Sarah: I mean, she wrote a lot of words, and so probably a little, but not whole points. She never makes a full statement that is correct. And so she has glimmers of other arguments or other things that she could suppose, and so for example, one thing that is potentially an idea that can flourish is the idea of the lived experience of being socialized as female, and that being a reality, and so having safe spaces, having women-only spaces. But that is not something that is as she is wording it, because I have to convince trans women that I work with that they are allowed to go into all-women’s spaces. They know that you don’t want them there, and so trans people are notorious in many ways to be catering to cis feelings. And they do that sometimes unintentionally, I believe, just again, because of internalized transphobia and how the world is operating. But also because of fear. They are so at risk of violence; they are so disproportionately at risk for hate crimes, that they are very observant of their surroundings. And so they do not approach things if it is going to be harmful to them. And so, yes, there is some need sometimes; I can see for there to be spaces for people who are socialized as female to be able to get together, but there are also ways around that that aren’t just ignoring trans people or saying that trans people are taking up too much space. It is we don’t socialize our children in a gendered way. If we, again, worked with feminism and tried to tackle the system of the patriarchy, we wouldn’t need those safe spaces in those ways.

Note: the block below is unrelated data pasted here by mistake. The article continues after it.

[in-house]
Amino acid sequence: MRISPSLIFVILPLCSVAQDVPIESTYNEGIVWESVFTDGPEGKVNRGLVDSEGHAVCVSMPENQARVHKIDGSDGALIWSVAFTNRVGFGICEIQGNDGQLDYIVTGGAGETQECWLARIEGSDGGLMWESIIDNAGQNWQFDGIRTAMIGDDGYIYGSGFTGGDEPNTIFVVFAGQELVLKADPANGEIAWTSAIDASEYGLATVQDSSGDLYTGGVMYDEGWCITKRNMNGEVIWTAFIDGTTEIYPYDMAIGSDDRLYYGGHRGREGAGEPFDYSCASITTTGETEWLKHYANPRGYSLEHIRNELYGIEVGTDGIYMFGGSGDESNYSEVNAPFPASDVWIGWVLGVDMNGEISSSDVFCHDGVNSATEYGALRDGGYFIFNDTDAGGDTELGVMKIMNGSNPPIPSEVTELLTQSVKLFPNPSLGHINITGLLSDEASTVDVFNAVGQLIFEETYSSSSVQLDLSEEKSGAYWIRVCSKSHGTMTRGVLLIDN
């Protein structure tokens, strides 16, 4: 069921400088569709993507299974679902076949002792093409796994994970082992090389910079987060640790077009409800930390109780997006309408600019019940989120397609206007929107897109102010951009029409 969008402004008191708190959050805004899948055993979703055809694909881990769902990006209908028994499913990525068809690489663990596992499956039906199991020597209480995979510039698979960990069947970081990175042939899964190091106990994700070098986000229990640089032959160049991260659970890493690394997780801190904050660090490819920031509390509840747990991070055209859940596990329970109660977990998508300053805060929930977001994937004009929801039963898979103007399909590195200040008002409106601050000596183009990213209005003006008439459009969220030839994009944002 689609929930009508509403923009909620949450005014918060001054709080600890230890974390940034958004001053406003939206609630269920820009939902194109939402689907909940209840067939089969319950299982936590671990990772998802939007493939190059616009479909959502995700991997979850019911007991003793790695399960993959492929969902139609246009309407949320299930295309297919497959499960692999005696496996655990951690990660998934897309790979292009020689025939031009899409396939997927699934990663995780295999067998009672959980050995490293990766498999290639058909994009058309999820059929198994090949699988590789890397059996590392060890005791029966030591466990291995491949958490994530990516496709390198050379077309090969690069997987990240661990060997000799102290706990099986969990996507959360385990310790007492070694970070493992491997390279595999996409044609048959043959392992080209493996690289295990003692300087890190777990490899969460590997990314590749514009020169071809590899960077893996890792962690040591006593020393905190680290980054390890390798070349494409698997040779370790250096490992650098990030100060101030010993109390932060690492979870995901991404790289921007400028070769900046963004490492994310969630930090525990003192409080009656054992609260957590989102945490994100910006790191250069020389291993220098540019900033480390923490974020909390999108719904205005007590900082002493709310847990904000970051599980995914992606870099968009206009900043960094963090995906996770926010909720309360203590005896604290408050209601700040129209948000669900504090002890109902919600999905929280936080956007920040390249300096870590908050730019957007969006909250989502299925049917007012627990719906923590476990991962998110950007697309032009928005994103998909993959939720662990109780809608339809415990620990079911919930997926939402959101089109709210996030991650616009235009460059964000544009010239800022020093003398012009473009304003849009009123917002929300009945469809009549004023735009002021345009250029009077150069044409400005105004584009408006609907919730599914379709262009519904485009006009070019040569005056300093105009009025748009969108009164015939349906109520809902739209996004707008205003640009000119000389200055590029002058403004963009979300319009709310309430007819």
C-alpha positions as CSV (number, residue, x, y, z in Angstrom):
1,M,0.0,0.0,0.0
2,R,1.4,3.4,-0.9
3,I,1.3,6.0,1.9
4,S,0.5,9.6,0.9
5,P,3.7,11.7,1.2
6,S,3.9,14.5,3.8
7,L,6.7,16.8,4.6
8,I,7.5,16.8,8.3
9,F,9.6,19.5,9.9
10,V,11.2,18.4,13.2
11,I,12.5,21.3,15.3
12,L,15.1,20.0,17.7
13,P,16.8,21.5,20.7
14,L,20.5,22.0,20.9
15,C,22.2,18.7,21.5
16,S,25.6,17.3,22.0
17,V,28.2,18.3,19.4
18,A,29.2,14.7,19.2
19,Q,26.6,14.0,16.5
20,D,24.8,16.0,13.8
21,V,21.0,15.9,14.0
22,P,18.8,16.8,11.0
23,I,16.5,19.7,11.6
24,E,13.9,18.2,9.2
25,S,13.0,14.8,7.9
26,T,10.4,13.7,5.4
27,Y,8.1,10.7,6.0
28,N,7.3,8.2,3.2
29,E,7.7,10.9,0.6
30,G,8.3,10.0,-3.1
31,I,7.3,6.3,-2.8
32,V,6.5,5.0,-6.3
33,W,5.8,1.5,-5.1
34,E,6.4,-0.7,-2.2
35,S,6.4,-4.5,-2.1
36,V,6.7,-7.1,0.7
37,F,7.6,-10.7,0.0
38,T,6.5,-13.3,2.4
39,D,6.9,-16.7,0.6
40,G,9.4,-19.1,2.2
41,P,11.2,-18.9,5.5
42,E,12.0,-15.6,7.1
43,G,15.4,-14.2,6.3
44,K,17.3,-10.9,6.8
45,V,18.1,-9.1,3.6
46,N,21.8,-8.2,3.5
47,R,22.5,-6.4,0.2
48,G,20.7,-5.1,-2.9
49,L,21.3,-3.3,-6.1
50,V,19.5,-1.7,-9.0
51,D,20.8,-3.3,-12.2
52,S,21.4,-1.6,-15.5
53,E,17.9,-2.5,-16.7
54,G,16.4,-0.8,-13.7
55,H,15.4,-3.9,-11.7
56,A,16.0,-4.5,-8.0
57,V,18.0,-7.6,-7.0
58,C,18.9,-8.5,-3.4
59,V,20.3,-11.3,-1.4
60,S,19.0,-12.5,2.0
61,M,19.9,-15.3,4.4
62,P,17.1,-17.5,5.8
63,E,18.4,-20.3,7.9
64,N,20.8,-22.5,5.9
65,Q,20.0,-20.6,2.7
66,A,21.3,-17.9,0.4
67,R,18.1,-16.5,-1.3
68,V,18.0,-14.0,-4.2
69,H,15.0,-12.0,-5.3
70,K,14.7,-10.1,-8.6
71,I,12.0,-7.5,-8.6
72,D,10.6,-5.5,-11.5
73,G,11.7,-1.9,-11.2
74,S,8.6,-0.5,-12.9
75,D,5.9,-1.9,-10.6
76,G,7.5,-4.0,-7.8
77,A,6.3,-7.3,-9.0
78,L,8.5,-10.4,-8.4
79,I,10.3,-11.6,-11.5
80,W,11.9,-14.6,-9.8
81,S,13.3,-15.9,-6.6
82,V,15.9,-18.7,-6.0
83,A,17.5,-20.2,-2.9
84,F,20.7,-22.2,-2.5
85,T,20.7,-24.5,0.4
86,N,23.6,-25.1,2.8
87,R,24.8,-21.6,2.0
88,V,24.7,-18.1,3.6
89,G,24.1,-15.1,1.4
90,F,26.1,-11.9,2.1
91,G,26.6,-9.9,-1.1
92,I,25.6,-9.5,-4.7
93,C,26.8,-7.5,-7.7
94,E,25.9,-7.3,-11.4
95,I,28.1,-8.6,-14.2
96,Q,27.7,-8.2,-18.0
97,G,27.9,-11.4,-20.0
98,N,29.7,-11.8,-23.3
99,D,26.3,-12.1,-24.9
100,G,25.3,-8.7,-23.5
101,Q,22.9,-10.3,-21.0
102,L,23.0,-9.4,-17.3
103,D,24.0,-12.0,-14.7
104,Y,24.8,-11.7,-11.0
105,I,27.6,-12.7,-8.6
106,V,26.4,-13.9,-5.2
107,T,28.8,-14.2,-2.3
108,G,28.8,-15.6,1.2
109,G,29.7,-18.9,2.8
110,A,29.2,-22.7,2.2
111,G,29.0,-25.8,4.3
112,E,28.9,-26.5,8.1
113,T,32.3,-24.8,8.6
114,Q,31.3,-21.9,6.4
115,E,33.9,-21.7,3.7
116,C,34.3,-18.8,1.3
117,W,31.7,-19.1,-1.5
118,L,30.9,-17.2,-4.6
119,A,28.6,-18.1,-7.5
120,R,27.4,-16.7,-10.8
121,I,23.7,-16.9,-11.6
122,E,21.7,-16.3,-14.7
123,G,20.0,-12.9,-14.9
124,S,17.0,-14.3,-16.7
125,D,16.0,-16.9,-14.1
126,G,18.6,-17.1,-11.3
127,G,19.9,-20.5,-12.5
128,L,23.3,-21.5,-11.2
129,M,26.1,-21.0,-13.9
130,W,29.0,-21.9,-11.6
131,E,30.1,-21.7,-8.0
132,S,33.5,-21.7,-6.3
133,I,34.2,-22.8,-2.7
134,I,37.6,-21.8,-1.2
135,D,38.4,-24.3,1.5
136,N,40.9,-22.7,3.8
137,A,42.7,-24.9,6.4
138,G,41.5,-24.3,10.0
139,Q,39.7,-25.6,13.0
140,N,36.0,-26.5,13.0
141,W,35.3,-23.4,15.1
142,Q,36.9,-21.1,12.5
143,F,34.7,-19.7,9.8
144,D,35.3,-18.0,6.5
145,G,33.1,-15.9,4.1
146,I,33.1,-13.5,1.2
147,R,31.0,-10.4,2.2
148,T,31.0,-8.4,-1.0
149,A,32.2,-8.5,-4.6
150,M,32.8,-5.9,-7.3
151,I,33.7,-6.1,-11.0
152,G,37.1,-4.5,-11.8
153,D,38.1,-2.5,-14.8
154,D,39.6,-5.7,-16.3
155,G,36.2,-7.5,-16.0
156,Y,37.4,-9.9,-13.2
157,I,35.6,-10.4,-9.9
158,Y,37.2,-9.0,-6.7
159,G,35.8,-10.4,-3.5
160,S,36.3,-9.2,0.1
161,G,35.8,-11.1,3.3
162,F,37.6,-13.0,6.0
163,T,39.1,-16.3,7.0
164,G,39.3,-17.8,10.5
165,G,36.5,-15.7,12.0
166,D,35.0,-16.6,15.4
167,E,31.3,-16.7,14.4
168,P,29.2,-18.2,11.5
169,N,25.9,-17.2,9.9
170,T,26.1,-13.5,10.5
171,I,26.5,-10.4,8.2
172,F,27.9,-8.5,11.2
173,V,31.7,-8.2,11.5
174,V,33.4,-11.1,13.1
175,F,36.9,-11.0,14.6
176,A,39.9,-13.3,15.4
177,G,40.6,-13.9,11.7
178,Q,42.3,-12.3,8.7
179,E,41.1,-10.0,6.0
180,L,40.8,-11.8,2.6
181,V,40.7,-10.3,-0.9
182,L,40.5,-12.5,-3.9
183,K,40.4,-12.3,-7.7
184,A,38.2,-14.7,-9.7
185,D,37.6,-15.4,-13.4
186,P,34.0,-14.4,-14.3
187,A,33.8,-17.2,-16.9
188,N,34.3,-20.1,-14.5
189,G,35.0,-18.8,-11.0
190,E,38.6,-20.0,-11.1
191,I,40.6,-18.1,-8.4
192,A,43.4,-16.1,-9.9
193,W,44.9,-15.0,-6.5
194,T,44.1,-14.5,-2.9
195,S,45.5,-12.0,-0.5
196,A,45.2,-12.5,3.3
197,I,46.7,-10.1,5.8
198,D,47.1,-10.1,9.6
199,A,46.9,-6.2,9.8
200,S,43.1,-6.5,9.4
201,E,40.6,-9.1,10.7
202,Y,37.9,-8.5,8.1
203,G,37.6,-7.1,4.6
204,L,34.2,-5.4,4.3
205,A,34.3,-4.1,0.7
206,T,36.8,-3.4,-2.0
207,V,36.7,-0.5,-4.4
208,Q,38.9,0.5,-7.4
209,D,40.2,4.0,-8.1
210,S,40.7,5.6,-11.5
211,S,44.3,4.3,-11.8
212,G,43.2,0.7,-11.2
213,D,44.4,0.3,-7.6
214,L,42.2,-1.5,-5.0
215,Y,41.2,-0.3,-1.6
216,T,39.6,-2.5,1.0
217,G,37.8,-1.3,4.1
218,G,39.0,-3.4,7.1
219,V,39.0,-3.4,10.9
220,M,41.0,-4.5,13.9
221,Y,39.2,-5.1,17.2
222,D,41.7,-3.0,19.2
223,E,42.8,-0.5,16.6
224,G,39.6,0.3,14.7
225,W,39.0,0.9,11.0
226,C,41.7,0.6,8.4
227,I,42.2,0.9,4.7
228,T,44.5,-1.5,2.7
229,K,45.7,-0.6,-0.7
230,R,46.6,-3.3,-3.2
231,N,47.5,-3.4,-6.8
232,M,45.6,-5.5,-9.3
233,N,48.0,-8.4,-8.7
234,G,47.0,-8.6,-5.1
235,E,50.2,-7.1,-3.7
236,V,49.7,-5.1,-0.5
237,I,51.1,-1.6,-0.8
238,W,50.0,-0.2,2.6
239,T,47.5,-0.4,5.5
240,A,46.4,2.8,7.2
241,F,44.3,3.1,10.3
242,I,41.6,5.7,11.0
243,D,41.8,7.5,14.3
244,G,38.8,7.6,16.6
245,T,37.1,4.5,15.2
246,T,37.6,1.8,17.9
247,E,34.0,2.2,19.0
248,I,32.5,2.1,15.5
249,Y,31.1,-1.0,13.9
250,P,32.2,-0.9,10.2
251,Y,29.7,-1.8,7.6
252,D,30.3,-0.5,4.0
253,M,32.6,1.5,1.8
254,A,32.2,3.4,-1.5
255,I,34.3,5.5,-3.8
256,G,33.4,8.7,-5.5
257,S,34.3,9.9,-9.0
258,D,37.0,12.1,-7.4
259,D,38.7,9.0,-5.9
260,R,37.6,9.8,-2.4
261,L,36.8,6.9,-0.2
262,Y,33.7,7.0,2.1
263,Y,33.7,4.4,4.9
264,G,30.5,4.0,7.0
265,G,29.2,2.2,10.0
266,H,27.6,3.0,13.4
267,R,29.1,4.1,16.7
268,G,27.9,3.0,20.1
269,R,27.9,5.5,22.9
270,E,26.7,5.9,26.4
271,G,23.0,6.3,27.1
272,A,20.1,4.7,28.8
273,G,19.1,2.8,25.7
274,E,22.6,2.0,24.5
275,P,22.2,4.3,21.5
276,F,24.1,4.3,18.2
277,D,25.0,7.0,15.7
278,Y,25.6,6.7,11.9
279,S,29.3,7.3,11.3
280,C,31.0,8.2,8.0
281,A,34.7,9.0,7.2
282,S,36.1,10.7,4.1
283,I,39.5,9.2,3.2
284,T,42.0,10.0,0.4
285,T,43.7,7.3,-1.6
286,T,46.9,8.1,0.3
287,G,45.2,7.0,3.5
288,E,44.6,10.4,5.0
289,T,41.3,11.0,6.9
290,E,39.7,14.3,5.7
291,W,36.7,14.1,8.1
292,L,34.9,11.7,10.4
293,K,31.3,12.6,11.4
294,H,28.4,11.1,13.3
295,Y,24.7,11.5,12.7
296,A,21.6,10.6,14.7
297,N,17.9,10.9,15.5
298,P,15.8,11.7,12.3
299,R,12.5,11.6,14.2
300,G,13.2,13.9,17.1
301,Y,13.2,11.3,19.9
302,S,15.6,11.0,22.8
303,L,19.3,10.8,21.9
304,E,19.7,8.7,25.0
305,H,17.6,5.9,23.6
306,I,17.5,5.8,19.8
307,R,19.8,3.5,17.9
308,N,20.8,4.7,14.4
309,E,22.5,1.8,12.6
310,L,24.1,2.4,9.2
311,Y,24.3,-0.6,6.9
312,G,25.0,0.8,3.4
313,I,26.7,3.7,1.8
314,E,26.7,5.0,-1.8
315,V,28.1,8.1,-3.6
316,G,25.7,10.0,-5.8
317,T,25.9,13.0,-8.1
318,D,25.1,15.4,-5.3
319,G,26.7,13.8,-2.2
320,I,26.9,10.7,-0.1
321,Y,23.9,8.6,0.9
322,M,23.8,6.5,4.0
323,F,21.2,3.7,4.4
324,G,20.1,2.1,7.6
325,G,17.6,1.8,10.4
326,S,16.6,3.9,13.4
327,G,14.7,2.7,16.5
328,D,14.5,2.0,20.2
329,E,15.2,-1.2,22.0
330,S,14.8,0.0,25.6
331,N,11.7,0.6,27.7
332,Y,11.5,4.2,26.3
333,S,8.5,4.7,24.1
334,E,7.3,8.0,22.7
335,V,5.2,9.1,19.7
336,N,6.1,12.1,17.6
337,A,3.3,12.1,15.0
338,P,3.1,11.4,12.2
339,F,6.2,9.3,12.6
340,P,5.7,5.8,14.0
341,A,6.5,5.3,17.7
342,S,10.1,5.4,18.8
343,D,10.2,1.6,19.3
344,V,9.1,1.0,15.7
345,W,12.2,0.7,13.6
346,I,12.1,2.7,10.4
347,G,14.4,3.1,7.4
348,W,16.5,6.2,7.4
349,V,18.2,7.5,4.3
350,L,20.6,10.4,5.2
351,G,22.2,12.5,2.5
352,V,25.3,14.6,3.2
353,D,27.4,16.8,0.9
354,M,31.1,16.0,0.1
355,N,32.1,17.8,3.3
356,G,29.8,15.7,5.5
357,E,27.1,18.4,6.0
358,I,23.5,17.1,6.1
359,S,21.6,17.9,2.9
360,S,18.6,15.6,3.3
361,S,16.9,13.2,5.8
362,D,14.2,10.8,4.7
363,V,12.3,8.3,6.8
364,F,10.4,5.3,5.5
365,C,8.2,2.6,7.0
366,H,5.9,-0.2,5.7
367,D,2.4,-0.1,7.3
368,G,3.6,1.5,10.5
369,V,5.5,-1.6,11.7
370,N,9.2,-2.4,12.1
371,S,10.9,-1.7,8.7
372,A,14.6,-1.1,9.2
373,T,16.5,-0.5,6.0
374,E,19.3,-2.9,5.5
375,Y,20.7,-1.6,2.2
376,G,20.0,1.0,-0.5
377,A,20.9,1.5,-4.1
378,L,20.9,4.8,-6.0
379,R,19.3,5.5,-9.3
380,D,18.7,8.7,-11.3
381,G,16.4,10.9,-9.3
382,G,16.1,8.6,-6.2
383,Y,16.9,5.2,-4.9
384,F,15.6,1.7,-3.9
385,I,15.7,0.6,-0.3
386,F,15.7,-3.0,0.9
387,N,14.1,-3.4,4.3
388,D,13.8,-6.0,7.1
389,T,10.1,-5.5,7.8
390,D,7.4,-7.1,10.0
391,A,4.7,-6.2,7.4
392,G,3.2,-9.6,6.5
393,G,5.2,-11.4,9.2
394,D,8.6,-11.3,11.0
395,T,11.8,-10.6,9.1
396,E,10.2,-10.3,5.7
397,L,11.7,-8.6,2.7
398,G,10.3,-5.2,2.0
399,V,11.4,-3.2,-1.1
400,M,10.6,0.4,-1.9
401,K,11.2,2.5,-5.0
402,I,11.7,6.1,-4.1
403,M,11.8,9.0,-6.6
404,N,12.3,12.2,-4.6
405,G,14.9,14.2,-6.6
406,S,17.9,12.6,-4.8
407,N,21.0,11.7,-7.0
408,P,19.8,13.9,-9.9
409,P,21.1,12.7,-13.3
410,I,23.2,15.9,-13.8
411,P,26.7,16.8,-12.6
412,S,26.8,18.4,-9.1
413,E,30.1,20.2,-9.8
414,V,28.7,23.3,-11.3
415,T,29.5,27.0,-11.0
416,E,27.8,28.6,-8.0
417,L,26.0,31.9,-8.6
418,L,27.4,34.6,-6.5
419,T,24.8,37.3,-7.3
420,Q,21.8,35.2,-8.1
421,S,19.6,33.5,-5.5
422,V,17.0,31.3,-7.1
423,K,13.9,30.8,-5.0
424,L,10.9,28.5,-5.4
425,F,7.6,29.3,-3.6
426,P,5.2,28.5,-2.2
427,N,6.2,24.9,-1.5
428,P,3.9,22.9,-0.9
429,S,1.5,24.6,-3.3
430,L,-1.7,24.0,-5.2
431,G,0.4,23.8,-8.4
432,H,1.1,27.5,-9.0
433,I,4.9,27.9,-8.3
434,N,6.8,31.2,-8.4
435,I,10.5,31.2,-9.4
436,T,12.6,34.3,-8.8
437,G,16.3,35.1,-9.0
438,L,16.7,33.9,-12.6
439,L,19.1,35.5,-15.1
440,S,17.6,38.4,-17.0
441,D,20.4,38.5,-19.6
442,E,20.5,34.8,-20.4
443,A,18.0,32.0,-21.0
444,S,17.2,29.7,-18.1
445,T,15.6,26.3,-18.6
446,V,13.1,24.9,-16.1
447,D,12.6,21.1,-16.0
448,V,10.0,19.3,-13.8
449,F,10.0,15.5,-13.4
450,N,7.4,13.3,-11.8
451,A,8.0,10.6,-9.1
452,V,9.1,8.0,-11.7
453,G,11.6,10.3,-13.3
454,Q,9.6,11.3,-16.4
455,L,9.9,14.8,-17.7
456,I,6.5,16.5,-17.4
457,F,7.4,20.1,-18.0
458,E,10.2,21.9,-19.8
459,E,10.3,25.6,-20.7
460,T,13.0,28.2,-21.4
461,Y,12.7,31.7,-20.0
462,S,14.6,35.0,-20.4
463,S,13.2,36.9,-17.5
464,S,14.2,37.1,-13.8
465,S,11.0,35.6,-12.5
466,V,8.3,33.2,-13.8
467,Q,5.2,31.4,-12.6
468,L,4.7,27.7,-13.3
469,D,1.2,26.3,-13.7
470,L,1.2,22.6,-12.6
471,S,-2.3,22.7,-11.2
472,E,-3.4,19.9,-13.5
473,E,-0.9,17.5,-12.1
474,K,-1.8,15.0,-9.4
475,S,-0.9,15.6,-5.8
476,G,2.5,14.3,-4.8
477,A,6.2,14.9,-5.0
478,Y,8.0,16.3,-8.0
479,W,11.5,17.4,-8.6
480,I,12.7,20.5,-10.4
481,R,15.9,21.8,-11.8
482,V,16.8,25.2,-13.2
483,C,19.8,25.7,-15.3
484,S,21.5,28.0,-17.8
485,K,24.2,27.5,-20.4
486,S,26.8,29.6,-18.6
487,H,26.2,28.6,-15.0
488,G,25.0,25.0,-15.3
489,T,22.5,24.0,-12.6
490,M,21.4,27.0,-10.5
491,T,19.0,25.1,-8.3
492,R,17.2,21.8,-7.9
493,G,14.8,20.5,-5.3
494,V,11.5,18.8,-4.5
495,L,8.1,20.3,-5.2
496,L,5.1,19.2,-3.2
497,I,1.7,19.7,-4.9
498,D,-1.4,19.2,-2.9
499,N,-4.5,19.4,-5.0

Micah: Yeah, the second part of that question was, we talked a lot about rushing to judgment at the top of the show; a lot of people think that that’s what we’re doing. But in terms of flipping to the other side of the coin, and people who will just go and say, “#IStandWithJKR,” right? We’ve gotten emails about that; we’ve seen tweets about that. What does that mean? And why should people be careful about just jumping to that conclusion?